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Saturday, January 04, 2014

One Way We're Damaging Our Kids

My very, very favorite college professor (hello Heather!) posted an awesome article on Facebook today.  I am sometimes dubious about the publication it came from (occasionally some dodgy stuff comes out of there!), though it mostly contains some serious, thoughtful gems.

But this article?  This was one of those articulate, well-thought out, powerful articles I agreed with from the first letter of the title to the last little bit o' punctuation.

And what was the topic?  Yet another way we are ruining our kids.

The title is 'What to Pay the Babysitter' and can be viewed here, but it goes WAY beyond calculating a fair market rate for child care workers.  It speaks deeply, honestly and illuminatingly to one of the ways we are setting our kids up for failure in the 'real world.'  Sadly, it's only one of many.

The main idea of the article is that we are overpaying mere children for jobs that require no training, effort, or special skills.  14 year old kids expect $10 or more an hour to babysit children (the equivalent of an almost $30,000 pre-tax annual salary!) for giving their charges a pre-made supper, watching the boob tube and then sending them to bed.  No dishes.  No cleaning.  No educational or engaging developmentally appropriate activities.  Just.  Hanging.  Out.

Likewise, some kids are charging (and getting!!) $30 for mowing a lawn. . .which usually takes less than an hour.   That's the equivalent of about a $75,000 pre-tax annual salary.  For pushing a mower. . .most of which are self-propelling!


The article also mentions that only 28% of 16-18 year olds have their driving licenses, down from 43% in 1983.  The author suggests it's because kids are happy to be carted around and have their parents pay for everything.  I'm sadly inclined to agree.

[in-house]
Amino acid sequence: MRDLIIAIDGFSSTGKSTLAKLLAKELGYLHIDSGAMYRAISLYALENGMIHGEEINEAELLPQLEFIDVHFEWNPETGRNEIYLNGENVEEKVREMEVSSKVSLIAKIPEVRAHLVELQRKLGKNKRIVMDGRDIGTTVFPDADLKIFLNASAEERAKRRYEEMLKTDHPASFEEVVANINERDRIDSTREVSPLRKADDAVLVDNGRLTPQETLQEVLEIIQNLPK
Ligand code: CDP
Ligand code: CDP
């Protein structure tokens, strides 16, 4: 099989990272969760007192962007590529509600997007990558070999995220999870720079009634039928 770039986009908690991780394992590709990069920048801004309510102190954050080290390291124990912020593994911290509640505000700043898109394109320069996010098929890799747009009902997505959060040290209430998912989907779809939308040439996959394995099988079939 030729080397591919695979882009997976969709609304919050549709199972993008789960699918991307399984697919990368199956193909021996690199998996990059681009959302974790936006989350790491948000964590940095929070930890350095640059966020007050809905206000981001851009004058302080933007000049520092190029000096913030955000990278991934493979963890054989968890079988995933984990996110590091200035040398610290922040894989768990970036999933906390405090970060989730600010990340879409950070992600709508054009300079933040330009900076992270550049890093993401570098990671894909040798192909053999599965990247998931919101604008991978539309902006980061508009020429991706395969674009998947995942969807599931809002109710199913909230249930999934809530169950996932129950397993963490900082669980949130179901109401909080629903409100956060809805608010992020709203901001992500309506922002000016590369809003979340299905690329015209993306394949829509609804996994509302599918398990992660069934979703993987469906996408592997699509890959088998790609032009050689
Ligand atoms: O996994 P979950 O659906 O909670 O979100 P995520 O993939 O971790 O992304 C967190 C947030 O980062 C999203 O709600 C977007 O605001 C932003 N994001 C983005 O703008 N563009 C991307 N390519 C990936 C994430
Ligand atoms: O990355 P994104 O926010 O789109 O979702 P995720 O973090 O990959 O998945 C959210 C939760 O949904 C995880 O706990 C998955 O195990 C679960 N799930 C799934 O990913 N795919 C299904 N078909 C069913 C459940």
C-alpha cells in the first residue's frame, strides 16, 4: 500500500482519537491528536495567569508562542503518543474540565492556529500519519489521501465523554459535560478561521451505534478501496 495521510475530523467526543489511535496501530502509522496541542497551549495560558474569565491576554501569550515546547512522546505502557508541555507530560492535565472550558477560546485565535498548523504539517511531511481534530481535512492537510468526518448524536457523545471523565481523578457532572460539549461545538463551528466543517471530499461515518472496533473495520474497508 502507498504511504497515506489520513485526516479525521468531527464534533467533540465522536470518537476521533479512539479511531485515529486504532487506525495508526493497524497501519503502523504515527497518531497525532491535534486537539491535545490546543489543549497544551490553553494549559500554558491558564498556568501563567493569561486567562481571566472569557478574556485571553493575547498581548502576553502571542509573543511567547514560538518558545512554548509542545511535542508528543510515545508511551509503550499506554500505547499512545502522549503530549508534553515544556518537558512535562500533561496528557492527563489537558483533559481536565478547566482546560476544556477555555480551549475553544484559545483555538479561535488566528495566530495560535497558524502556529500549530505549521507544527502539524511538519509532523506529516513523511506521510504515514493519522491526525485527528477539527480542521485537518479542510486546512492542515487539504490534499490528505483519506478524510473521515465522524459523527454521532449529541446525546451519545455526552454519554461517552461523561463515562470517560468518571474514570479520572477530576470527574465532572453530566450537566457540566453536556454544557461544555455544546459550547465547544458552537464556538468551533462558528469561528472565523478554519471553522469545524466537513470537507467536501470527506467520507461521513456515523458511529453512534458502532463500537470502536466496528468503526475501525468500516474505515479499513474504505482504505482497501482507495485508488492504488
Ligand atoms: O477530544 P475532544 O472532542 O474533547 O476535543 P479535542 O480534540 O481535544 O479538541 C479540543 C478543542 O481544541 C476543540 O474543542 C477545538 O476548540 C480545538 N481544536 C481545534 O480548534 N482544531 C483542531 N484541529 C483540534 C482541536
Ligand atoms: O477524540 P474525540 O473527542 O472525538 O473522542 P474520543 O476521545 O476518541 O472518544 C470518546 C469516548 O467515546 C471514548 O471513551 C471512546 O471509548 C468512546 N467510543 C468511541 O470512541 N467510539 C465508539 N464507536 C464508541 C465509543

So why do I fear this information?  Because it illuminates another way we are setting our children up for failure.

If we overpay extravagantly for unskilled jobs:

  • What motivation does any kid have to work at the local burger joint, sporting paper hats and  mopping floors for mere minimum wage?  And if a kid won't do that, how will he build a resume and establish a work history for a 'real' job later?

  • Where is the motivation to be creative and hard working and thrifty in order to save up for some desired treasure if an hour here and an hour there of no-brainer/no effort "work" plus a steady stream of cash from a parent gets everything a teenage heart can desire?

  • Where are the life-lessons of diligence and stick-to-it-tiveness and determination?

I ask you: where are the lemonade stands and recycling of pop bottles and saving up of birthday money?
And what will happen when we thrust our adult children into the real world, never having had to use their brains, learn a skill, budget or understand the concept of self-denial?

Do we expect that, somehow, our kids will know the value of working for their keep, how to prioritize 'must haves' over 'wants,' and how to see a job through to the end. . .even if it is boring, uninspiring, or decidedly un-glamorous?

Or suddenly understanding the art of budgeting and saving and thinking about the future?

And what will happen when there is no self-gratifying carrot dangled in front of their noses, yet there are piles of laundry and stacks of dishes to do, as well as bags of garbage to take out?

What.  Will.  Happen?!?!

Life is hard.  It has TONS of unglamorous bits.  There are long stretches where we must motivate ourselves without the benefit of cheerleaders or prizes.  Millions of times we must rouse ourselves to address the mundane, dirty, monotonous and downright yucky.

If we don't teach our children how to do that. . .how to motivate themselves, use their creativity and inner strength. . .how to think of the future and work toward it. . .what legacy are we giving them?

I'm not okay with that.

Our children do daily chores.  They are not paid to do them, nor are they given treats or prizes when they complete them.  They enjoy all the benefits of our lovely mountain home, and, therefore, help to maintain it.

Our children work to earn 'extra' money.  If they are willing to put in some effort, they are rewarded appropriately.  None of the tasks are exciting, and most are most definitely WORK: stacking wood, digging trenches, hauling rocks, etc.

If our children want something 'big,' they are encouraged to save for it.  When they do that, they tend to value it more and care for it better.

We want our kids to know the difference between a necessity and a luxury.  We want them to understand that a 'treat' is just that. . .something rare and valuable.

So, if we can manage to send them into the world able to rely on their own brains and drive and skills, without a sense of entitlement, we'll have given our children something rare and valuable indeed.  That, I want.

Our kids are sooooooooo worth it.

(Photos on this page are courtesy of www.publicdomainpictures.net.  You can find them here:  WoodLawn MowerChild)

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